How to run a command every x interval of time in terminal?

Option #1:

You can use watch command , watch is used to run any designated command at regular intervals .

Open Terminal and type :

watch -n x <your command>

change x to be the time you want .

For more help using the watch command and its options, run man watch or visit this Link

For example : the following will list, every 60s, on the same Terminal, the contents of the Desktop directory so that you can know if any changes took place:

watch -n 60 ls -l ~/Desktop

 

Option #2:

You can also use this command in terminal, apart from option #1 :

while true; do <your_command>; sleep <interval_in_seconds>; done

Example

while true; do ls; sleep 2; done

This command will print output of ls at an interval of 2 sec.

Use Ctrl+C to stop the process.

There is few drawbacks of watch

  • It can not use any aliased commands.
  • If the output of any command is quite long, scrolling does not work properly.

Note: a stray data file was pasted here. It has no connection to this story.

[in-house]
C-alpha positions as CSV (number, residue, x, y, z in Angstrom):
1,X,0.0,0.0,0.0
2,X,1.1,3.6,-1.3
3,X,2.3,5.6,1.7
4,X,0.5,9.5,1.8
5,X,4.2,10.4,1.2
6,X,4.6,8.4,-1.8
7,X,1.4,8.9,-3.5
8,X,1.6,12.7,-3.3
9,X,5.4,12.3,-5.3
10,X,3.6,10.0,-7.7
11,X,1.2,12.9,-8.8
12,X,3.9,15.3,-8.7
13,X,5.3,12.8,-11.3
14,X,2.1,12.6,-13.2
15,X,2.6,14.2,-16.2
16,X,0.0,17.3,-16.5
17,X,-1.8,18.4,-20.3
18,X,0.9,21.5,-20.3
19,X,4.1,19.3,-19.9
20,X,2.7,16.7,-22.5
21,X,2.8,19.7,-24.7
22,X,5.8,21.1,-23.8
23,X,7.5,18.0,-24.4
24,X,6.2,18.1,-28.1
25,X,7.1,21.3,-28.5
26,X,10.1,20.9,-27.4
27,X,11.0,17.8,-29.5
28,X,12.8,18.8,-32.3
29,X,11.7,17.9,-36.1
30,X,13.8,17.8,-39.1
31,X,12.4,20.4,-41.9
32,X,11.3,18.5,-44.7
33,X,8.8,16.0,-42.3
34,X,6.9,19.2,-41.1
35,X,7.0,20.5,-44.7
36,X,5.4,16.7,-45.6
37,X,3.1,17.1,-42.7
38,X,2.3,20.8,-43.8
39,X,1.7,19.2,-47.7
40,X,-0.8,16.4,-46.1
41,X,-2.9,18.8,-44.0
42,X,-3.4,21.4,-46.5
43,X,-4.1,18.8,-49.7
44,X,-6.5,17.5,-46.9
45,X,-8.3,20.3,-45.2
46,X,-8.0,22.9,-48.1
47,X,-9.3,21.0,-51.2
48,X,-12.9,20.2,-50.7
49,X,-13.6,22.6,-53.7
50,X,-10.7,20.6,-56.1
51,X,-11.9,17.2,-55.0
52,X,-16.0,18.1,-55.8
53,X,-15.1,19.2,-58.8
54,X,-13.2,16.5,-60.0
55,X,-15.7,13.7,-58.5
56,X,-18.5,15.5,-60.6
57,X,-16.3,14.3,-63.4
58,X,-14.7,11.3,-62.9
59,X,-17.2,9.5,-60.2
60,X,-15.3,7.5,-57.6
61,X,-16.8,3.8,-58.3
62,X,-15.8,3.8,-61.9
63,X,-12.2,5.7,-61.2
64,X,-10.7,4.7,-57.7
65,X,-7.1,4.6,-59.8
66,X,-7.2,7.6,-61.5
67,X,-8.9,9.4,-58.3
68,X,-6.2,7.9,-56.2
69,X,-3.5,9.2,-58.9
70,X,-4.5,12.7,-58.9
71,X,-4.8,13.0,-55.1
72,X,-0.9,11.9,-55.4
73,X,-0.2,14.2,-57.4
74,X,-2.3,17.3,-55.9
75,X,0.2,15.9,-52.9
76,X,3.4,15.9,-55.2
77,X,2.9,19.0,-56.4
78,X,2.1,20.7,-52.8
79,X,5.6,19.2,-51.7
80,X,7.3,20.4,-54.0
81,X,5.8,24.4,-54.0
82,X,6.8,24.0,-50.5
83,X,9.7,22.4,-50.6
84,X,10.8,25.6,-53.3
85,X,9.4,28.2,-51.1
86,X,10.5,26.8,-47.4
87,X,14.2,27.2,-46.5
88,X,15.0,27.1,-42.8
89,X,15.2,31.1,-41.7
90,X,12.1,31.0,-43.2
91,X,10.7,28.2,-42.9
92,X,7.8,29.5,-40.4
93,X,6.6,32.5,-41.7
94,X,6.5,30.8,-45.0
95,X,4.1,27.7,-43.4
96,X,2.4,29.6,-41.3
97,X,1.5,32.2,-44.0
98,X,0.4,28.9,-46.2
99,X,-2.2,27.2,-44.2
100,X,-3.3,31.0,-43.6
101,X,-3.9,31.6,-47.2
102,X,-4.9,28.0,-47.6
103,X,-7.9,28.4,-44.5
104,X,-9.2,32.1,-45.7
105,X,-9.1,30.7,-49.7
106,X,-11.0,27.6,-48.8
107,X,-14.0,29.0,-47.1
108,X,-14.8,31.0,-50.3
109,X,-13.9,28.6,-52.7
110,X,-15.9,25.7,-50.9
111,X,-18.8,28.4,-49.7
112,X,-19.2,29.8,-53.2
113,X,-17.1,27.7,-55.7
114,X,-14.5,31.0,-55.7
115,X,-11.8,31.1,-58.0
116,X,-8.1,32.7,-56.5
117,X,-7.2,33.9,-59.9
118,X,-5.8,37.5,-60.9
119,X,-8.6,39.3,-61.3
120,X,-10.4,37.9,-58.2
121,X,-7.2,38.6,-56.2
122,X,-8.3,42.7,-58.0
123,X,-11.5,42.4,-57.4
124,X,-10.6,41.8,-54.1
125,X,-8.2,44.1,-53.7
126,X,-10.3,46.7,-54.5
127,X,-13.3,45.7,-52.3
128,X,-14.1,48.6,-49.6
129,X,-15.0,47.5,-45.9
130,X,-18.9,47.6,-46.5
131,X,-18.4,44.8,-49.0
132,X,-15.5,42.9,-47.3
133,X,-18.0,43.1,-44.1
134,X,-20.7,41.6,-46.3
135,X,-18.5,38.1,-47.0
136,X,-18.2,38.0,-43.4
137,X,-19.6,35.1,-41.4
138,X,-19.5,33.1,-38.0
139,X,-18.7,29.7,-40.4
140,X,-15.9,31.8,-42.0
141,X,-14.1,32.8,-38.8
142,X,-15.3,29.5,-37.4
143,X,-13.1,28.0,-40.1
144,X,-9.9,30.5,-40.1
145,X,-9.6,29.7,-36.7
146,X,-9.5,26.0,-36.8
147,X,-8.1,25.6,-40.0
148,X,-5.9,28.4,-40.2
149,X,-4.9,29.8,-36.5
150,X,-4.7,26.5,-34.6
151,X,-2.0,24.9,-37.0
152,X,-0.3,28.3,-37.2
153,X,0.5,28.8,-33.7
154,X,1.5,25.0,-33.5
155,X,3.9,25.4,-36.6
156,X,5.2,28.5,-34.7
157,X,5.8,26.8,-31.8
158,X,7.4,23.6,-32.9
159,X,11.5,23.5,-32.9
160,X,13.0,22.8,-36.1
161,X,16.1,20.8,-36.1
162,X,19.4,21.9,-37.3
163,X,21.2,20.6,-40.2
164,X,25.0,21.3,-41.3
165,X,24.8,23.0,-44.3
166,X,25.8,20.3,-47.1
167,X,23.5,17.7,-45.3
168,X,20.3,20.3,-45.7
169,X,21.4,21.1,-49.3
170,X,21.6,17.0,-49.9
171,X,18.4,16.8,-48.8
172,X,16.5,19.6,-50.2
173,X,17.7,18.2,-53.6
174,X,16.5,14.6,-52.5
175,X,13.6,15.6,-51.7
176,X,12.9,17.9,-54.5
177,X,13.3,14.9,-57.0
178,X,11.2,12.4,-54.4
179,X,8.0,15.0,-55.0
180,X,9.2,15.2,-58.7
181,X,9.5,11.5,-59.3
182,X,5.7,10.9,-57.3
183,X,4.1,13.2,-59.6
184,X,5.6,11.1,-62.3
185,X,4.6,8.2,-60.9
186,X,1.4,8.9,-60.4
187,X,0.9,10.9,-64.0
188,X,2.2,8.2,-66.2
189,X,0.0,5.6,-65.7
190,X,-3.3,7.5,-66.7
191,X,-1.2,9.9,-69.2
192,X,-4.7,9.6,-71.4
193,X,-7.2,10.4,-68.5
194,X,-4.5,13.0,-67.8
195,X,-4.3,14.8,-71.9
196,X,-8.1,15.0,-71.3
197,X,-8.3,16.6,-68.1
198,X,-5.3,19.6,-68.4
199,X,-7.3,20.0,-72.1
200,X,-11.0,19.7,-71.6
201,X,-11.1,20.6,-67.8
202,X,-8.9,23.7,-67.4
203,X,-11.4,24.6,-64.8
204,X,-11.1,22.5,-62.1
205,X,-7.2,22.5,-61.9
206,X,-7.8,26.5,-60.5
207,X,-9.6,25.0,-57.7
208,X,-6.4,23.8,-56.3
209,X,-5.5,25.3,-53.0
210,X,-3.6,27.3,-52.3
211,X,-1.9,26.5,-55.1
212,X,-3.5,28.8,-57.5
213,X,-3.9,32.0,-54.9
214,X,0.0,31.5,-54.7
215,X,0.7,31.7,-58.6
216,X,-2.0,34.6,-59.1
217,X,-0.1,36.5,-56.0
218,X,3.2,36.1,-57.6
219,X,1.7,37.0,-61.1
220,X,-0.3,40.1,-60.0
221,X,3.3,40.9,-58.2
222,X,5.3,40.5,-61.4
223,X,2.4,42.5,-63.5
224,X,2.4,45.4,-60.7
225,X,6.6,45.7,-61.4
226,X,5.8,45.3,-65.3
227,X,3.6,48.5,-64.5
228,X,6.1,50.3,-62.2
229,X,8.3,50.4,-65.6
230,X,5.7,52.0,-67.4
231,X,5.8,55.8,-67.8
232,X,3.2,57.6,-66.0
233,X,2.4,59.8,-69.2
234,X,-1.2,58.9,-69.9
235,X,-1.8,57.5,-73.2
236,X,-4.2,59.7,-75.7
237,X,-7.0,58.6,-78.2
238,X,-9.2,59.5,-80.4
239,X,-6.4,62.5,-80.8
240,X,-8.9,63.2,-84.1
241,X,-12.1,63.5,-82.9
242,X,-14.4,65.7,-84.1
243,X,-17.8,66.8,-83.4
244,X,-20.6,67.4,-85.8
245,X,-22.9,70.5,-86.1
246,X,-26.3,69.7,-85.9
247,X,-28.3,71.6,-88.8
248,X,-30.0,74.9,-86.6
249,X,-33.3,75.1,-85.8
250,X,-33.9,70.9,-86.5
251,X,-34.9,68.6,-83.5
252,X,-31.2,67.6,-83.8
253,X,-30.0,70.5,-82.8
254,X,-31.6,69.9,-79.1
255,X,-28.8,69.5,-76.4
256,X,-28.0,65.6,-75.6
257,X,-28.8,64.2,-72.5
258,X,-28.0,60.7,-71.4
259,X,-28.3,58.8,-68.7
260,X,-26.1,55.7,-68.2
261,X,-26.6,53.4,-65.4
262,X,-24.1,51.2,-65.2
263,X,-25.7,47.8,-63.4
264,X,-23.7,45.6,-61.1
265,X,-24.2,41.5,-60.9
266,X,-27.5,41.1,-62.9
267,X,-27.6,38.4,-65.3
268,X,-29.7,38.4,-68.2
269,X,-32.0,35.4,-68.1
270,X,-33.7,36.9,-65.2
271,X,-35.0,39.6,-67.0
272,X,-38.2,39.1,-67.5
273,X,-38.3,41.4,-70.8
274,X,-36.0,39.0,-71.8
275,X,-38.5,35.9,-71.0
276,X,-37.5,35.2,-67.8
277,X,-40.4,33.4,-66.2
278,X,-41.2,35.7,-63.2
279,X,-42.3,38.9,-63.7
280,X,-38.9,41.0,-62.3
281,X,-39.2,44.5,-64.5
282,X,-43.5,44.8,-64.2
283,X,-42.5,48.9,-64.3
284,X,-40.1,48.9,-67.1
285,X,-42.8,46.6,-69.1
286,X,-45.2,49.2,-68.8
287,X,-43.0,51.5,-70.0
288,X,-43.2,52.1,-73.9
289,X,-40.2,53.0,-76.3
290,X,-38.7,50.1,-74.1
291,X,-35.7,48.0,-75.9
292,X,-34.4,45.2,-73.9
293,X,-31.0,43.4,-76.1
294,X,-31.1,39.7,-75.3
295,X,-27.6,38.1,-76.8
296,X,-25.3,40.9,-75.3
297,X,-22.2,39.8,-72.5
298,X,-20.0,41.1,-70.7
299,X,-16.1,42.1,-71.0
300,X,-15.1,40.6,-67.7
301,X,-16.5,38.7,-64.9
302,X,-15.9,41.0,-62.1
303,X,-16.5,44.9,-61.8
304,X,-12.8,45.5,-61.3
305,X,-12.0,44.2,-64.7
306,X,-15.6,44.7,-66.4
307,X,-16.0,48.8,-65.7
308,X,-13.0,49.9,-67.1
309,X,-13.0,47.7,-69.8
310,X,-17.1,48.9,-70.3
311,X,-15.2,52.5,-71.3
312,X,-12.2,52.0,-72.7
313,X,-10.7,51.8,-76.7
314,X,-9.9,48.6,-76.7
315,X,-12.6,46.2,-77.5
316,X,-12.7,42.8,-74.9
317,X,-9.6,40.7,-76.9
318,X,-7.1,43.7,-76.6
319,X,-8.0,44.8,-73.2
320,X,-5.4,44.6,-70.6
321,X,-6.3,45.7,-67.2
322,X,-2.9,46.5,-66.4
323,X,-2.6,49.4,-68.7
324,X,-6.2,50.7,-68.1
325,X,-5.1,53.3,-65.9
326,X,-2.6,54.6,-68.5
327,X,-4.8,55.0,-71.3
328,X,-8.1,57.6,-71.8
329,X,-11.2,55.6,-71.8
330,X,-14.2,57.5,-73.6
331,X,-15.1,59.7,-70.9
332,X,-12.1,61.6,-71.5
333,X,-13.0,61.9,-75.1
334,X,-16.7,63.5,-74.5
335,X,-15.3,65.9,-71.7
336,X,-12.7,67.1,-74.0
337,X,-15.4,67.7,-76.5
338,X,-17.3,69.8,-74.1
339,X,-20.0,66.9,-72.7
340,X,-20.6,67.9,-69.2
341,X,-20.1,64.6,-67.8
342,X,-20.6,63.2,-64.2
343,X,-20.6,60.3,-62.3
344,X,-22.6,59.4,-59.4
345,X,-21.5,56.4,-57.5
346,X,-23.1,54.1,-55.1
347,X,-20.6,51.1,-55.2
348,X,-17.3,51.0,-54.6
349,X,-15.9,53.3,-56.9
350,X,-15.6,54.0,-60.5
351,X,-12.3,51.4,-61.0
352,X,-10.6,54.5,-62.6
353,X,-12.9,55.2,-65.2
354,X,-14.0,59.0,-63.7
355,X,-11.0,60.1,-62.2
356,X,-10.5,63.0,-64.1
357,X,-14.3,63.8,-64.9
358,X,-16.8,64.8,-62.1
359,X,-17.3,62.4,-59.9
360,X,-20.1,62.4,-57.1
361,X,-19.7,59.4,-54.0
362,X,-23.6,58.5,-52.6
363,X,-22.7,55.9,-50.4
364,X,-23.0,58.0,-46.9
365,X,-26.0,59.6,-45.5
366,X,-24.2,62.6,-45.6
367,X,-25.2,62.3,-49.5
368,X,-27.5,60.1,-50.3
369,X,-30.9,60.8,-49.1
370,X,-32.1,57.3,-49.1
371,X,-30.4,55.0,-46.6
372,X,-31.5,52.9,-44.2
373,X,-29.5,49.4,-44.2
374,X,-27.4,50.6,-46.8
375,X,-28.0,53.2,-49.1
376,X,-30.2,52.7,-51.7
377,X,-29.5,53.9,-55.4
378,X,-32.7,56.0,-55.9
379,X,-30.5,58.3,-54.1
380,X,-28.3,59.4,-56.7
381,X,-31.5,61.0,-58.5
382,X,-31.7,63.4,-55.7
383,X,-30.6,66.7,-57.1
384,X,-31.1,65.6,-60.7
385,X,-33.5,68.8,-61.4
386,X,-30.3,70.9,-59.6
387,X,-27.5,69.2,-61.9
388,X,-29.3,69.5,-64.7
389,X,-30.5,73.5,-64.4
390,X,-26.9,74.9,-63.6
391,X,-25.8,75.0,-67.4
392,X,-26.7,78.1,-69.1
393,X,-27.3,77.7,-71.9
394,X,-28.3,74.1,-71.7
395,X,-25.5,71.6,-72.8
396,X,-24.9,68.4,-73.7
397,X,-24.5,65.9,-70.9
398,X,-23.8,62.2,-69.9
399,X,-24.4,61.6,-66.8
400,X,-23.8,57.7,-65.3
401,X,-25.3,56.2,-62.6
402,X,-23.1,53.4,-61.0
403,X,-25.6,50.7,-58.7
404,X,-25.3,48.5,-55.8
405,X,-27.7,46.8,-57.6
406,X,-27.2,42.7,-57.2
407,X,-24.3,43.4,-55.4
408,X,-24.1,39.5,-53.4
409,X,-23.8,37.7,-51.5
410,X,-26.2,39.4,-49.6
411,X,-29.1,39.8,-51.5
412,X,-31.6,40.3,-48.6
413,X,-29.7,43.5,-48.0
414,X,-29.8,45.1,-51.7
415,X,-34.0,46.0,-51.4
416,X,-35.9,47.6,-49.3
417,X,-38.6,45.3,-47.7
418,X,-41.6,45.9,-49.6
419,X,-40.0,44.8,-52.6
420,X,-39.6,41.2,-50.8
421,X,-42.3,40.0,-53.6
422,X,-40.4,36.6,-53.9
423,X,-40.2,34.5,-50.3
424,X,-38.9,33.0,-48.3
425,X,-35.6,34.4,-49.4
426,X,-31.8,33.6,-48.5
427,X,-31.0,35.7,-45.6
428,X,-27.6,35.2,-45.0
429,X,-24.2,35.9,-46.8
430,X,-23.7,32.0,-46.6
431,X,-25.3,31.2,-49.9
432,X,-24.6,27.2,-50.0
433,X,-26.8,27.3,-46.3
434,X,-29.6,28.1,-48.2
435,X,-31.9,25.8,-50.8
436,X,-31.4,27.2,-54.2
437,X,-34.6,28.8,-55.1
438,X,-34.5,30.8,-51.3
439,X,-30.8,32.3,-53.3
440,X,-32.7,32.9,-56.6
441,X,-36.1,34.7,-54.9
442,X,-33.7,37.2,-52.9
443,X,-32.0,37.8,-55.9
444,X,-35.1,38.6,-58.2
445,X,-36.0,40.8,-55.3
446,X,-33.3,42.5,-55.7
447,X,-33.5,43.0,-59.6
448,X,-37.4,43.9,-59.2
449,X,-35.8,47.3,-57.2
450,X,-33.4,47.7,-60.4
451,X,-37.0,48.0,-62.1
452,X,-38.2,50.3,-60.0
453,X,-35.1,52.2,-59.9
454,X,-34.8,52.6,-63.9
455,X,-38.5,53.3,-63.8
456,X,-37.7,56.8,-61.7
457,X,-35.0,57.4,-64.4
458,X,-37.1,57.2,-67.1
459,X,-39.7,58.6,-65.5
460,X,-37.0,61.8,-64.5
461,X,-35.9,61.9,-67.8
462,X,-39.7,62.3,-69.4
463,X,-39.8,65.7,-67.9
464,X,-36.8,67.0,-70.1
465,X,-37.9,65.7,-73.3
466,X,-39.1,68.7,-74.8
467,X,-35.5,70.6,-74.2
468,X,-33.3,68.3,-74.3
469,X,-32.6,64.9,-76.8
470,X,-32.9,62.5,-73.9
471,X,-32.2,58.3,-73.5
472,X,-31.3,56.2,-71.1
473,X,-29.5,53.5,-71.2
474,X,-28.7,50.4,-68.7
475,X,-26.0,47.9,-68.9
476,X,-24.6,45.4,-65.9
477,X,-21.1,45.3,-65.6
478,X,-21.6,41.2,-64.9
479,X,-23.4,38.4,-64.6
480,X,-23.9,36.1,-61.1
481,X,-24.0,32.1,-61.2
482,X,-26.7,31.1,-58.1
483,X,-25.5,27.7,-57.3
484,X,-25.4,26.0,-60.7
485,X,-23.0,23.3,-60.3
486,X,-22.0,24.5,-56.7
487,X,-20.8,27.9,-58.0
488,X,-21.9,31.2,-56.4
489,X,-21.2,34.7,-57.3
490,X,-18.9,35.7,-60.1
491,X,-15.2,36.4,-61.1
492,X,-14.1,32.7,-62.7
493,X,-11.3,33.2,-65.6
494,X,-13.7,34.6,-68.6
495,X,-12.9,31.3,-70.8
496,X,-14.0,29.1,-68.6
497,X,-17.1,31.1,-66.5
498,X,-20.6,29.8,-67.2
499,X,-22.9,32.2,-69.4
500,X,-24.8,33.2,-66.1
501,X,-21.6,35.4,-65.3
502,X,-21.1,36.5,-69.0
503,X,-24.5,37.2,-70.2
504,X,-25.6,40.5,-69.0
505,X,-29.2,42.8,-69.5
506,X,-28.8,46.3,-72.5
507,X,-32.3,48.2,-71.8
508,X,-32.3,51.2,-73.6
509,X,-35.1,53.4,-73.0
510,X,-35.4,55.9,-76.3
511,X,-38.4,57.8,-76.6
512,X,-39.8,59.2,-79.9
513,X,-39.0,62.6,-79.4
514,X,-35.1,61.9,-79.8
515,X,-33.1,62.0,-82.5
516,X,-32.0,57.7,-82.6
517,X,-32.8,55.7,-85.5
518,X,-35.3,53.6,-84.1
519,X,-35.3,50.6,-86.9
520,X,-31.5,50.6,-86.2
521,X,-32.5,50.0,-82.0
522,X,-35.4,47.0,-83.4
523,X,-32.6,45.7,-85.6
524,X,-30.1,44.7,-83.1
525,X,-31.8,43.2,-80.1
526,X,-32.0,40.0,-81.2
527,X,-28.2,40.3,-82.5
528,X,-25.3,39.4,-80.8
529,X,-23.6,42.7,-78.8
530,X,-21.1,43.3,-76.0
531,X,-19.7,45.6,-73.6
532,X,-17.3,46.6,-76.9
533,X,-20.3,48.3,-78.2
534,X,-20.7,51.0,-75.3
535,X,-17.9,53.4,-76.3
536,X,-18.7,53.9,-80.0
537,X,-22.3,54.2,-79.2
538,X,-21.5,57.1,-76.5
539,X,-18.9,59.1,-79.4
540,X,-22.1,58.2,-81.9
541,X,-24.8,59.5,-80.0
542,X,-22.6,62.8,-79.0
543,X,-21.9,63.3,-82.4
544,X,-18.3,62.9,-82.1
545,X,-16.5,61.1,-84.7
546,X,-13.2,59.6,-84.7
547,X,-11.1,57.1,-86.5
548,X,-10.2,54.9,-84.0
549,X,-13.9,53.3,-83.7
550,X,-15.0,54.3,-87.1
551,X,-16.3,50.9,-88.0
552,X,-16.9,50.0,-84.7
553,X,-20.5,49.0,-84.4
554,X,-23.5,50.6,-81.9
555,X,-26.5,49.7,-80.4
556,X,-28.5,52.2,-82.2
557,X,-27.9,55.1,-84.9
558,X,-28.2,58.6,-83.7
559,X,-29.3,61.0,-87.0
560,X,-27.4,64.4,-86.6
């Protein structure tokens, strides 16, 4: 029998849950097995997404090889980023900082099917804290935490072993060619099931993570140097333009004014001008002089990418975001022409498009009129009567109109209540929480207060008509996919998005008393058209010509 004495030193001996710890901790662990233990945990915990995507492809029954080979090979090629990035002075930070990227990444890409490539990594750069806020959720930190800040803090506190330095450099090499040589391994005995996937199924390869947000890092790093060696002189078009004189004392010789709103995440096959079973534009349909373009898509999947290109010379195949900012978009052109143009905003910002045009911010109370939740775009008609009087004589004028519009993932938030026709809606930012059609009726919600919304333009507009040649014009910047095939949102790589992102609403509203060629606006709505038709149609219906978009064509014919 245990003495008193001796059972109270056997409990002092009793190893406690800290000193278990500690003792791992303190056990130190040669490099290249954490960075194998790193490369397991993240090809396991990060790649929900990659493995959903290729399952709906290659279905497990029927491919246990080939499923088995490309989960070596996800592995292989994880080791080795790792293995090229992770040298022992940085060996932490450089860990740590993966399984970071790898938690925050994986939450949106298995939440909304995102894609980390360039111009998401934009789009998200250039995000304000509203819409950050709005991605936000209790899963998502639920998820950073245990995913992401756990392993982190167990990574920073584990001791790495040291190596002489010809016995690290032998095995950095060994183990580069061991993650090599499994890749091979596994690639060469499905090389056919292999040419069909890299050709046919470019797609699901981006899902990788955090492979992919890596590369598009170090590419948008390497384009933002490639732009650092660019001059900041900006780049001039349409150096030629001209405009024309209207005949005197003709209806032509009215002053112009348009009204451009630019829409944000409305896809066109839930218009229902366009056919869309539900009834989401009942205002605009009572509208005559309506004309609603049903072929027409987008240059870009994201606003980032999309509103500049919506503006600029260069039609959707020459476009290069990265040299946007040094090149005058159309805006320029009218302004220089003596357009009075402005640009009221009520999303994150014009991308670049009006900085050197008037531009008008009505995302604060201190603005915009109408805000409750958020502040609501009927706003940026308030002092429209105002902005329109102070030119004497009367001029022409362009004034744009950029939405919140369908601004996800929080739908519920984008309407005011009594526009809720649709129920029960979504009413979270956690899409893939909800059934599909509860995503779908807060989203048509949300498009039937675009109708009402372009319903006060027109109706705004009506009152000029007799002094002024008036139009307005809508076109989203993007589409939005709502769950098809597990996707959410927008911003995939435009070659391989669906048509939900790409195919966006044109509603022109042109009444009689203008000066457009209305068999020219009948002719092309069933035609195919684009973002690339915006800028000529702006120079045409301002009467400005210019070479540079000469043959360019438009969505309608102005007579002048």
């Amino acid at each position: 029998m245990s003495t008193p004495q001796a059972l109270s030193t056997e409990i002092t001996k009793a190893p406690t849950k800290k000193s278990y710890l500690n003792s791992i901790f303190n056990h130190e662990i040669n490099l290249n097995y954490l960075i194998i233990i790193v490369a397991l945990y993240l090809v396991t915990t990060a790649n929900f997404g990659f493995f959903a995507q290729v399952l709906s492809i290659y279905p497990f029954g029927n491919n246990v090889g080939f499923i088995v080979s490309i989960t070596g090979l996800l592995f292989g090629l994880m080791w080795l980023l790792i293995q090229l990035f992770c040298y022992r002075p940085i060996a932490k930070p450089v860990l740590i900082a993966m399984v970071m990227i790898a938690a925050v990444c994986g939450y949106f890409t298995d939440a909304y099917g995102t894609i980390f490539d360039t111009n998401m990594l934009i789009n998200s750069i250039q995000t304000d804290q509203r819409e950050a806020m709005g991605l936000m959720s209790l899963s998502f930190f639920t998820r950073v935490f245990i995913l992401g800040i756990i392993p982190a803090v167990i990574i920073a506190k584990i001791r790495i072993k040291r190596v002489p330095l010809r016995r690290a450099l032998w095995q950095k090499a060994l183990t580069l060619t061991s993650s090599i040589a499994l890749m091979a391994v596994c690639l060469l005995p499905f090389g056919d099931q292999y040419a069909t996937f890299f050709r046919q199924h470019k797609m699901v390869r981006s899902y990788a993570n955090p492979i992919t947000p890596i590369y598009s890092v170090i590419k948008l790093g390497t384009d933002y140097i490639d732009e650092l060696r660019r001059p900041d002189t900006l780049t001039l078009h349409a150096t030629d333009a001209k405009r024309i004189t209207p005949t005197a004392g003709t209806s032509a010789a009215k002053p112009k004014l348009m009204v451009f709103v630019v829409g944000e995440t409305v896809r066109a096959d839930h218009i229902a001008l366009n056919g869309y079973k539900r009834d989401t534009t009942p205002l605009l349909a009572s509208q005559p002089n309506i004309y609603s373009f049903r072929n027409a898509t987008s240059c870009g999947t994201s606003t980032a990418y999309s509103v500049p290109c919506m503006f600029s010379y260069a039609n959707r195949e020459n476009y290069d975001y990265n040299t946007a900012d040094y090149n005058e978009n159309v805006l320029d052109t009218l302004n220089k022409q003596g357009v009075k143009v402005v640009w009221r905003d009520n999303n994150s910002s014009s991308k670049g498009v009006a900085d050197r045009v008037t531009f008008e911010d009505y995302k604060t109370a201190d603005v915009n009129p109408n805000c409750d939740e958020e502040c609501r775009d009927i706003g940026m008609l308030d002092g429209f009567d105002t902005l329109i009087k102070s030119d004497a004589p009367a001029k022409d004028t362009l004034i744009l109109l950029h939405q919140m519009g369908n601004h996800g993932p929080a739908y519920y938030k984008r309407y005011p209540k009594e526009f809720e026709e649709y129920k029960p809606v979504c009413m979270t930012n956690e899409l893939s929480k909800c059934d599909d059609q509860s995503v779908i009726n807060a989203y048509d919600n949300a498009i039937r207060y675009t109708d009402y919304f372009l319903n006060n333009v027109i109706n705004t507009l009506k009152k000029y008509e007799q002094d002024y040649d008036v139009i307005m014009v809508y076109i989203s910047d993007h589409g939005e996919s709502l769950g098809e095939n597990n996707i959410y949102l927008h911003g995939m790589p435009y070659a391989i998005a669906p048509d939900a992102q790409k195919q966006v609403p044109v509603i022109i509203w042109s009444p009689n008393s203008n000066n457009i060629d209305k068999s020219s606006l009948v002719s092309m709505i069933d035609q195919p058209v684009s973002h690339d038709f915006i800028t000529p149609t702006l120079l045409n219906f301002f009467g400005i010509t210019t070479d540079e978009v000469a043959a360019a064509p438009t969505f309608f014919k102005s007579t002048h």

• There is some trouble to set maximum time interval beyond certain value.
  • watch will interpret ANSI color sequences passing escape characters using -c or --color option. For example output of pygmentize will work but it will fail for ls --color=auto.

In the above circumstances this may appear as a better option.

Option #3:

You can create your own repeat command doing the following steps;

First, open your .bash_aliases file:

$ xdg-open ~/.bash-aliases

Second, paste these lines at the bottom of the file and save:

repeat() {
n=$1
shift
while [ $(( n -= 1 )) -ge 0 ]
do
    "$@"
done
}

Third, either close and open again your terminal, or type:

$ source ~/.bash_aliases

Et voilà ! You can now use it like this:

$ repeat 5 echo Hello World !!!

or

$ repeat 5 ./myscript.sh
Advertisements